- If you like both machine learning applications (e.g., computer vision) and systems and are struggling which area to go further:
- SystemML can give you both
- If you like algorithm, math, and systems and are struggling with which area to go further:
- Distributed Systems can give you all
- If you want to use your computer science knowledge to help other scientists
- You might like our new joint projects with CERN’s ATLAS team
- If you are smart and playful
- Just join us first and we will start a new project together
- Finally, we especially welcome students who have joined the ACM programming team, Supercomputing team, and Capture-the-flag team.
For Ph.D. applicants:
- Your email subject must start with “PhD applicant: [Your Name]” (e.g., “PhD applicant: Harry Porter”)
- With or without a Master degree is also fine.
- But your degree must be Computer Science/Engineering (not even Software Engineering).
For post-doc applicants:
- Your email subject must start with “Post-doc applicant: [Your Name]”
For undergraduate internship:
- You must be top 5% of your class or in an elite class, and you must be familiar with Linux.
- Your email subject must start with “Internship: [Your Name]”
*Emails not complying with the suggested format would be discarded by my spam filter.
Something that you may want to know about CUHK PhD applications:
- Hong Kong PhD Fellowship (HKPhD Fellowship)
- It is indeed something quite independent with CUHK PhD application.
- To be our PhD students, you have to go through CUHK’s PhD application anyway.
- Admitted by us means you will get a basic PhD stipend (around 17000HKD/month).
- But if your academic result, as well as other activities, are especially strong (e.g., National Scholarship, ACM Programming Team, ASC Team, CTF), then you should consider (or will be encouraged by us) to apply for that fellowship. Treat that as a “scholarship” offered by the Hong Kong Government. Winning that will give you about 27000HKD/month stipend instead of 17000HKD/month. In addition, CUHK will waive the first-year tuition of an HKPHD awardee.
- As that is a scholarship
- you apply != you must get it;
- you NOT apply == you won’t get it;
- After the scholarship deadline, our department may nominate your application to the Hong Kong government; and the government will select the awardees.
- As that is a scholarship
- So, if you get a CUHK PhD offer, that offer is valid no matter you get the scholarship or not. (See the next point about how to get a CUHK PhD offer).
- Finding advisors and the central admission interview
- CUHK Computer Science and Engineering (CSE) department has a central admission interview.
- You must pass that central interview (conducted by a panel of professors from different disciplines) in order to get admitted, no matter you have a commitment with any individual professor or not.
- The central admission interview will check your basic Computer Science background (e.g., data structures and algorithms, programming, mathematics) in English (so make sure you know the technical terms in English) and possibly the background of a particular research area if you have chosen one. Passing that central admission interview != you get the offer. That only means you have a solid CS background and are eligible to be a teaching assistant here.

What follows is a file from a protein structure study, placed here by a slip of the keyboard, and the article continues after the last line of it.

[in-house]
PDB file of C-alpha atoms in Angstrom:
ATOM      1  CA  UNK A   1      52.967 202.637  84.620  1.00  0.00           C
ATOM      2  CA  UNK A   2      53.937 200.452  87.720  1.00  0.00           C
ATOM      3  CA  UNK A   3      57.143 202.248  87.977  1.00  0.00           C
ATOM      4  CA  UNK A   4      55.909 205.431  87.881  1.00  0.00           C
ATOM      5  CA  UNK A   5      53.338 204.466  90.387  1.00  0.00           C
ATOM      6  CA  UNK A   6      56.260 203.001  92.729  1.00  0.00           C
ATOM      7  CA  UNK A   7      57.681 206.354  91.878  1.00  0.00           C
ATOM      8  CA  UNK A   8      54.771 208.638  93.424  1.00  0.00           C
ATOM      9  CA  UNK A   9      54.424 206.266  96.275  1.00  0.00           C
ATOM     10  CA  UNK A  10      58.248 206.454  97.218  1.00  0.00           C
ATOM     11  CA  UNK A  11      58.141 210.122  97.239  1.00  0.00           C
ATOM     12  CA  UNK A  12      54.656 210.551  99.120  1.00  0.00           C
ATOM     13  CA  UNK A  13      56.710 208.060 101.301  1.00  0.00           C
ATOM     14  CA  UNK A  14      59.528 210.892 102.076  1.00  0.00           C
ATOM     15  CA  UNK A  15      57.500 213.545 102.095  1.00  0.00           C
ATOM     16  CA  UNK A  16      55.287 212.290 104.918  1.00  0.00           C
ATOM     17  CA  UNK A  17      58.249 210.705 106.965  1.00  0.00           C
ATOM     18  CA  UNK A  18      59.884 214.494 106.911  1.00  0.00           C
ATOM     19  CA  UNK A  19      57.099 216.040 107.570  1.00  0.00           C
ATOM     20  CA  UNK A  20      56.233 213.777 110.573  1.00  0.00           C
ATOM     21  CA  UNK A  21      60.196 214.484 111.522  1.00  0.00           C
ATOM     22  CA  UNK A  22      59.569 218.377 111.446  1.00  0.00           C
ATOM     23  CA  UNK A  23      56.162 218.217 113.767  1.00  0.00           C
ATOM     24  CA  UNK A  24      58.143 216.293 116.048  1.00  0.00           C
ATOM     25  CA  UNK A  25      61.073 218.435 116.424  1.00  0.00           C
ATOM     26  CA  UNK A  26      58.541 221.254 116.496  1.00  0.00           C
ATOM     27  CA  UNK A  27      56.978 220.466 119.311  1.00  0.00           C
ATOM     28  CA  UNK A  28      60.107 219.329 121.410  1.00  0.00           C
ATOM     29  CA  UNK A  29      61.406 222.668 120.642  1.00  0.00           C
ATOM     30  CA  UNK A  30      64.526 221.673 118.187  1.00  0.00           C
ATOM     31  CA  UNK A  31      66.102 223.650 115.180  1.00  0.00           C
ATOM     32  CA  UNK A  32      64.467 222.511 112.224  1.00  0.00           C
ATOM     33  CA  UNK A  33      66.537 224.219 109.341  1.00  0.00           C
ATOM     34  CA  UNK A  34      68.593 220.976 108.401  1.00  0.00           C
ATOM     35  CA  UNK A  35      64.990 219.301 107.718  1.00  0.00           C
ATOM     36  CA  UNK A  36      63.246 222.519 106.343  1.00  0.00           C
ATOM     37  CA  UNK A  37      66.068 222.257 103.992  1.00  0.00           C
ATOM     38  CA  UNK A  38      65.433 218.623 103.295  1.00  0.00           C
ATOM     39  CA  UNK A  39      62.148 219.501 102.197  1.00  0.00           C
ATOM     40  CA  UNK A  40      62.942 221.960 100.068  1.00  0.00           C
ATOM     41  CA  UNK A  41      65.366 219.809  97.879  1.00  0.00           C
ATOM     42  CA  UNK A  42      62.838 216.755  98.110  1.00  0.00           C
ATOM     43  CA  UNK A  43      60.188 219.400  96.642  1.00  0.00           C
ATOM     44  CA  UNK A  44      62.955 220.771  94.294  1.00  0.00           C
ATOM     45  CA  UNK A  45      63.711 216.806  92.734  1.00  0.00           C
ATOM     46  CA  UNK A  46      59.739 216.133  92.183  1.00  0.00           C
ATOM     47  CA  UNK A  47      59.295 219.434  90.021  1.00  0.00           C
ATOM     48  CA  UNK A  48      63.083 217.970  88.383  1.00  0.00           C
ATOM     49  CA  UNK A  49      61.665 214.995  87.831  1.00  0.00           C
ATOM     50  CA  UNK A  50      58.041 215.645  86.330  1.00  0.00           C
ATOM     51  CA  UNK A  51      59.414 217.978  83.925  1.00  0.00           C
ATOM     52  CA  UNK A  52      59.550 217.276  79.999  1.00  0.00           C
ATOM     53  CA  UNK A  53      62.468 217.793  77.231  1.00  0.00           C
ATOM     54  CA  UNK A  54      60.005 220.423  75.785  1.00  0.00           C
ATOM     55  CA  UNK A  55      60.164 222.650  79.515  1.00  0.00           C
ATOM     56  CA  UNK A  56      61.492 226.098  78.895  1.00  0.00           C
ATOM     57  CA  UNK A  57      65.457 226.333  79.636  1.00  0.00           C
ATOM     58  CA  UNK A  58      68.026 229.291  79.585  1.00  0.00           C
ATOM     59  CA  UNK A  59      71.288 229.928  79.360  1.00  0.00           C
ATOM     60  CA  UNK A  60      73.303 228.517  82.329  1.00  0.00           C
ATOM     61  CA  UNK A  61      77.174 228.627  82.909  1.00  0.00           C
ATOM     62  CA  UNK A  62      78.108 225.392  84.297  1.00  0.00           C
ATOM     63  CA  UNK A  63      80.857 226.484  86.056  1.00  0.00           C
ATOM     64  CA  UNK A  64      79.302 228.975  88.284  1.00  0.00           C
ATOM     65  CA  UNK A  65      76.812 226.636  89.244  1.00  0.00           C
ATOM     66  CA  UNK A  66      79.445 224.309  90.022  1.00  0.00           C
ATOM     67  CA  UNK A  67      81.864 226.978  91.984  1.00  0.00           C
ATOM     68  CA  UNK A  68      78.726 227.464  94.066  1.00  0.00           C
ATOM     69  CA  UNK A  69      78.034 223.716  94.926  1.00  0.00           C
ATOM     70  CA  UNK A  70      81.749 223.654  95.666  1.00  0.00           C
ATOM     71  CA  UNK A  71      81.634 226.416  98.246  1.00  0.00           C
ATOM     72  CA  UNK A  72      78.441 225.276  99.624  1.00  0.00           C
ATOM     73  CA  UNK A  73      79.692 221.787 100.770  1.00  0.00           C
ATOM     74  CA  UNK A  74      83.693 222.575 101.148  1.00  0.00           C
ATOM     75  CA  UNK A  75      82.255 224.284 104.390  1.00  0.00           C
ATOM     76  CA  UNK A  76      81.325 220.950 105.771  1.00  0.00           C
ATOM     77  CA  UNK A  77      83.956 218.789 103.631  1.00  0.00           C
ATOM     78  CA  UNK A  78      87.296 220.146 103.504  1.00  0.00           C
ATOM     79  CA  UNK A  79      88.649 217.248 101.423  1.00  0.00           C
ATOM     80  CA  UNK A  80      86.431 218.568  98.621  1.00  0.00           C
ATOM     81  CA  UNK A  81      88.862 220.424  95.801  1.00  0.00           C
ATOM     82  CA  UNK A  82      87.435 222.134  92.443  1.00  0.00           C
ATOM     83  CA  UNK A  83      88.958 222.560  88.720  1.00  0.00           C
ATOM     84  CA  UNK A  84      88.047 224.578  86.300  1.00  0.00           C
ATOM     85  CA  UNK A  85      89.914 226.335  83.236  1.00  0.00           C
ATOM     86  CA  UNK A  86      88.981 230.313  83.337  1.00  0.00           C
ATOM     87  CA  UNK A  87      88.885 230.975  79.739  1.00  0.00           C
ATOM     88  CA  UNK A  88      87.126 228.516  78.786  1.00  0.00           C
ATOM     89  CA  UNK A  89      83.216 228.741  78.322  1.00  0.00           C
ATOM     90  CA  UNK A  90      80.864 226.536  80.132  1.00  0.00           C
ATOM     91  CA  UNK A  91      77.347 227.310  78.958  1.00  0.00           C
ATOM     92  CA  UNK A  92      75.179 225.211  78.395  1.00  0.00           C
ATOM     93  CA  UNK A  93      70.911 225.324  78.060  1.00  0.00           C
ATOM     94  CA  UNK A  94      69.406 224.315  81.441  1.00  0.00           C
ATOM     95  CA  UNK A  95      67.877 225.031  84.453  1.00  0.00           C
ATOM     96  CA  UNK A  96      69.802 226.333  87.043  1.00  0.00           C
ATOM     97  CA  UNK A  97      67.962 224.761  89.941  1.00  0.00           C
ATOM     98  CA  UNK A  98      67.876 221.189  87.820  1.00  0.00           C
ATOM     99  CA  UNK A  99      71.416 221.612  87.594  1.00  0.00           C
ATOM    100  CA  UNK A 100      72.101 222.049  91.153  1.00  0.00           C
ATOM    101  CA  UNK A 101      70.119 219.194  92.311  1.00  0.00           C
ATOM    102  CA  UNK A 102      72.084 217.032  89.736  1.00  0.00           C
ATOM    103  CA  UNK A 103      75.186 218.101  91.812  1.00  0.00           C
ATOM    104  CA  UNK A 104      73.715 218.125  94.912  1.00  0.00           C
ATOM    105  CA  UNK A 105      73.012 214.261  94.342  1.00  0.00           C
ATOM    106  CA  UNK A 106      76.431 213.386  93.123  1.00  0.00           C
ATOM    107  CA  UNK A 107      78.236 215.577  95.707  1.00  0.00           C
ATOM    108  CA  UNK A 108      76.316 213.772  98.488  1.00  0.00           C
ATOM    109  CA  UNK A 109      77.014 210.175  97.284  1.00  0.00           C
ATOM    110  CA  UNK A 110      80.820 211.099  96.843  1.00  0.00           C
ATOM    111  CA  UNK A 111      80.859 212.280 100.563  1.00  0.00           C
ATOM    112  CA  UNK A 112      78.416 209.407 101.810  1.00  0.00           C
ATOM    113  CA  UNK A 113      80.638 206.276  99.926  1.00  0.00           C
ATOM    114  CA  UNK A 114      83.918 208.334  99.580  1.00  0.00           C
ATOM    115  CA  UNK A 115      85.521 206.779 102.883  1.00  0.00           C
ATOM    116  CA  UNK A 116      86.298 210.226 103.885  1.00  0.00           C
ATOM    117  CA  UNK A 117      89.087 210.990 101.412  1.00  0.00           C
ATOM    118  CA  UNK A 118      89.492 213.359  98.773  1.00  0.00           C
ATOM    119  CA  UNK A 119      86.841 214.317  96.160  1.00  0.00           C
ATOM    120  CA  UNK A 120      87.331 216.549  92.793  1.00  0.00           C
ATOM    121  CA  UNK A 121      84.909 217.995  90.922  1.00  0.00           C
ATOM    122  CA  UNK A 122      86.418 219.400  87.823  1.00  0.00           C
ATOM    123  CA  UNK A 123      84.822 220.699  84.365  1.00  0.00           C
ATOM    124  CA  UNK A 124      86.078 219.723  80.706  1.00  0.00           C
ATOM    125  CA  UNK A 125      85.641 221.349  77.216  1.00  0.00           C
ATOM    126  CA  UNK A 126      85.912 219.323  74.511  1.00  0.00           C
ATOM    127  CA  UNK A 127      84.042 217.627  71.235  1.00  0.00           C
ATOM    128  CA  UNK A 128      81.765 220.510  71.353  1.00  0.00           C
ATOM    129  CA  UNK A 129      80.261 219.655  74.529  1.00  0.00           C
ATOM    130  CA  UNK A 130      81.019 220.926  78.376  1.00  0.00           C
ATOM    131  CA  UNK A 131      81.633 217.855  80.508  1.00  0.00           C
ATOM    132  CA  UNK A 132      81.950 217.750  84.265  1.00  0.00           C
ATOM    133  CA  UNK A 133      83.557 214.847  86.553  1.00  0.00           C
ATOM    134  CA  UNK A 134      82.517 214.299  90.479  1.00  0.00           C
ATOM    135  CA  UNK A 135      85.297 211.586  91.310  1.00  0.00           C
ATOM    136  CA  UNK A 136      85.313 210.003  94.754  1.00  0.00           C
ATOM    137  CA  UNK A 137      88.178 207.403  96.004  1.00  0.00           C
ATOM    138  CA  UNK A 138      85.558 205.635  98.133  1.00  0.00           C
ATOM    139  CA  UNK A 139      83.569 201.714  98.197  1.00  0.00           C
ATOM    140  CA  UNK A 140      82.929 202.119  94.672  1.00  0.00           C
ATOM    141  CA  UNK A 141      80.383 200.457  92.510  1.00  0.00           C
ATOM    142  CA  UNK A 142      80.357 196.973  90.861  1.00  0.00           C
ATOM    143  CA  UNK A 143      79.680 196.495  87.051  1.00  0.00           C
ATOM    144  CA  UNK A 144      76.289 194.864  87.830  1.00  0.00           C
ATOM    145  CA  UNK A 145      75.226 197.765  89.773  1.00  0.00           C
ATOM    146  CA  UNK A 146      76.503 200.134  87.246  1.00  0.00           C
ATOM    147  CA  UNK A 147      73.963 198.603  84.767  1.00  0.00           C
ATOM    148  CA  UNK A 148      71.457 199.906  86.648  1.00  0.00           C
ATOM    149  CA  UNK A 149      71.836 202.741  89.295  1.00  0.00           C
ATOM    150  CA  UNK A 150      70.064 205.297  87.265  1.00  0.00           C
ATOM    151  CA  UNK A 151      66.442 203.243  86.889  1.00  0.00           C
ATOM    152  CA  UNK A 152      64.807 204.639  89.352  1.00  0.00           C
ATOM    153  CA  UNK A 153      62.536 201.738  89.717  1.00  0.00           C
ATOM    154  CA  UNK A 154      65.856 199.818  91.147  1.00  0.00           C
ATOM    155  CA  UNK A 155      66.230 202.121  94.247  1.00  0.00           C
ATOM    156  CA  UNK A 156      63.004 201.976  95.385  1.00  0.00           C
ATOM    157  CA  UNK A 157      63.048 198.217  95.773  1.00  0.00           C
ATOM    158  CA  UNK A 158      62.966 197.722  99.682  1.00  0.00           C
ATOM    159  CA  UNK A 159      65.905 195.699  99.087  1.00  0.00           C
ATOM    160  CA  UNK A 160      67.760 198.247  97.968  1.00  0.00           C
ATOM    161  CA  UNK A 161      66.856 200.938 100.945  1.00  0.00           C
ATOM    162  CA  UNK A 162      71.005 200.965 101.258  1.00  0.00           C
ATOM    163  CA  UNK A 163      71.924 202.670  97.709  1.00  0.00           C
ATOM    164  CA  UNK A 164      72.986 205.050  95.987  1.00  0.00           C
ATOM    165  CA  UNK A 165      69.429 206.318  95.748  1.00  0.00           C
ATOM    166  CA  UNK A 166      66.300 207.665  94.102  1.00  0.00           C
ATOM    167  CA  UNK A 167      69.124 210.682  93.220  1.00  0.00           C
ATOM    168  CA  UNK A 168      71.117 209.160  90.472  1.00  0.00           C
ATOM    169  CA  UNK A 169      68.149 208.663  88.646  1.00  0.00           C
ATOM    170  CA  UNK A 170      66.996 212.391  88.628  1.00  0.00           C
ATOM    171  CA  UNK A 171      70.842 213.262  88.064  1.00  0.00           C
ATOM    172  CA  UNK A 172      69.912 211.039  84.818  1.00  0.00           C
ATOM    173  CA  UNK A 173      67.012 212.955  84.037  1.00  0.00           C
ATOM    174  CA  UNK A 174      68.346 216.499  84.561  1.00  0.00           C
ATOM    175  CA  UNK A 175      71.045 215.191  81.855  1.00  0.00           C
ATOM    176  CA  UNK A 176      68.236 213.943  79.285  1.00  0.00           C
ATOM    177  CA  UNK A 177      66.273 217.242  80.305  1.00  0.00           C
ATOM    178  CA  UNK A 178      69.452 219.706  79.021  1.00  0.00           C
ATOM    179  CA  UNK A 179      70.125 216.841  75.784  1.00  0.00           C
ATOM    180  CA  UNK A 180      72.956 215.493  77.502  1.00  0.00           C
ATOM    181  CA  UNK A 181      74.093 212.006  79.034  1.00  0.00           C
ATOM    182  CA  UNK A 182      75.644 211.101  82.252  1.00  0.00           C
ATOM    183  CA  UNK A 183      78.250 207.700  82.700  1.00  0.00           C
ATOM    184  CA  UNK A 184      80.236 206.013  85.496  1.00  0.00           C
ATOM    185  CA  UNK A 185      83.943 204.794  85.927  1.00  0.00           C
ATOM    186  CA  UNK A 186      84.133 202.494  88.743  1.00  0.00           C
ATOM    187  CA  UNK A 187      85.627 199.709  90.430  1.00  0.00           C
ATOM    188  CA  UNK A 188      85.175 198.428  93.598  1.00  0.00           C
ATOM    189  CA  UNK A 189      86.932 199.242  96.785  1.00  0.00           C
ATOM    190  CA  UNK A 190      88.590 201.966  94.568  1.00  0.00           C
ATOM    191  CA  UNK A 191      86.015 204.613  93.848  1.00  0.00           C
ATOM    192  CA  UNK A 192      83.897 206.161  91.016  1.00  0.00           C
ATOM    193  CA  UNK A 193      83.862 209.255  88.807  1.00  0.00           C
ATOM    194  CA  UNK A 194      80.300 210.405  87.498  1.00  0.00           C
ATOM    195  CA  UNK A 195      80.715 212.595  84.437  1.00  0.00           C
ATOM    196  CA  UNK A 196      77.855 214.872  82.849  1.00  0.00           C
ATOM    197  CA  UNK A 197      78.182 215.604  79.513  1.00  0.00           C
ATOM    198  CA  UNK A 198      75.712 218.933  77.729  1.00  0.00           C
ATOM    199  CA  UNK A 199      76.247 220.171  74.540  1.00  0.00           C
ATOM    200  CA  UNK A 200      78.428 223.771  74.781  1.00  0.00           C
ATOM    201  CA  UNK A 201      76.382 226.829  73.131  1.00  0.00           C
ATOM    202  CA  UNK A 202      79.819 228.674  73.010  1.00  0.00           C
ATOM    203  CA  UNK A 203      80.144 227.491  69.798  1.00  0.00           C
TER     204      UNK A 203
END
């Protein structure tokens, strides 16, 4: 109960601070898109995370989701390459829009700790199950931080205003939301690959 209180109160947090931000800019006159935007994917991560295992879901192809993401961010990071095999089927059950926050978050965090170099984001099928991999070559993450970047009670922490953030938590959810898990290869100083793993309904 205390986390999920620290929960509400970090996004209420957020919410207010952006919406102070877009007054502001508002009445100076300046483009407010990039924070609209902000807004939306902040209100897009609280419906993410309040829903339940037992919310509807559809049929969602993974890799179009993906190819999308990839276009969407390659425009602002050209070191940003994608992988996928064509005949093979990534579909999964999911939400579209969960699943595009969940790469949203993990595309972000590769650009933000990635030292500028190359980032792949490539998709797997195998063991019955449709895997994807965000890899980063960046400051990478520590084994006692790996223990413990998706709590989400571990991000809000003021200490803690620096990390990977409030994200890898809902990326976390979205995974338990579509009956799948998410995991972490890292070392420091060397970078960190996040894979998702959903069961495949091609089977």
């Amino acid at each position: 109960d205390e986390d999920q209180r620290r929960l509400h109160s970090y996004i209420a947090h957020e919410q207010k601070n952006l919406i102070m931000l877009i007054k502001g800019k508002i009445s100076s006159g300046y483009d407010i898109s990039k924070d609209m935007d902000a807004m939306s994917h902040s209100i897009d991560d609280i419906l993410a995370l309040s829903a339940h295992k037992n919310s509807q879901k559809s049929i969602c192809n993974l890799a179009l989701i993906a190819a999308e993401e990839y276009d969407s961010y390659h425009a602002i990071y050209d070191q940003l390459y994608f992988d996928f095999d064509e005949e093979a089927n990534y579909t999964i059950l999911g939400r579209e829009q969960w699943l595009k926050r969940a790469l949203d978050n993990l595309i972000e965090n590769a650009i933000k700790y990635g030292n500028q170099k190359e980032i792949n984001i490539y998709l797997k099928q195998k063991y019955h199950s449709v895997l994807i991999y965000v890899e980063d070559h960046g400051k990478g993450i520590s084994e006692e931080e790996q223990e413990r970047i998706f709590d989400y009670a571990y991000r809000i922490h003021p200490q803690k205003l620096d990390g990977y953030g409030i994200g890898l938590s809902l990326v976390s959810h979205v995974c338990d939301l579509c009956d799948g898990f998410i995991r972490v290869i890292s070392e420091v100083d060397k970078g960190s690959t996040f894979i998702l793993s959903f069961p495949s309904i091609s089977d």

- After passing the central admission interview, you shall contact professors whose research interests fit yours (well… nobody stops you from contacting a professor before the central admission interview, indeed many students did so) to see if he/she is willing to be your PhD advisor.
- So, in summary, whether or not you get the PhD offer depends on
- (i) whether a professor is willing to be your PhD advisor. Factors including your further interview result with your potential advisor, the funding resources of your potential advisor, etc. (Note: some students may financially self-support themselves when a professor is short of funding) and
- (ii) whether you pass the central admission interview.
- CUHK PhD generally takes 4 years. So, if you are from a top school, and if you are considering to do a Master (as far as I know, many Master programs in the mainland take 3 years), so HKPhD fellowship is really an attractive plan.
- Don’t finalize your “research interest” so early. Many of you have already decided on your research interest when making the application. Think different–
- How many students a professor (from an all-in-sudden very hot area) will intake largely depends on how much funding he/she has. So, choosing a hot area (and are you sure that area will still be hot when you graduate?) might give your life more competitions all the way from admission, publishing, internship, to job hunting.
- When you think you like a particular area, that might simply because your school has given you more training on that. There are actually many interesting research areas out there. For example, distributed computing seldom be included in an undergraduate curriculum but it has Turing-award winning applications from the interesting Byzantine Generals’ Problem, Paxos (one of the key protocols used in almost all big data systems in the world), to Blockchain (the key technology behind Bitcoin). So, be open-minded and contact different professors to know more about their areas. If you are good, you can pick up a new area quickly.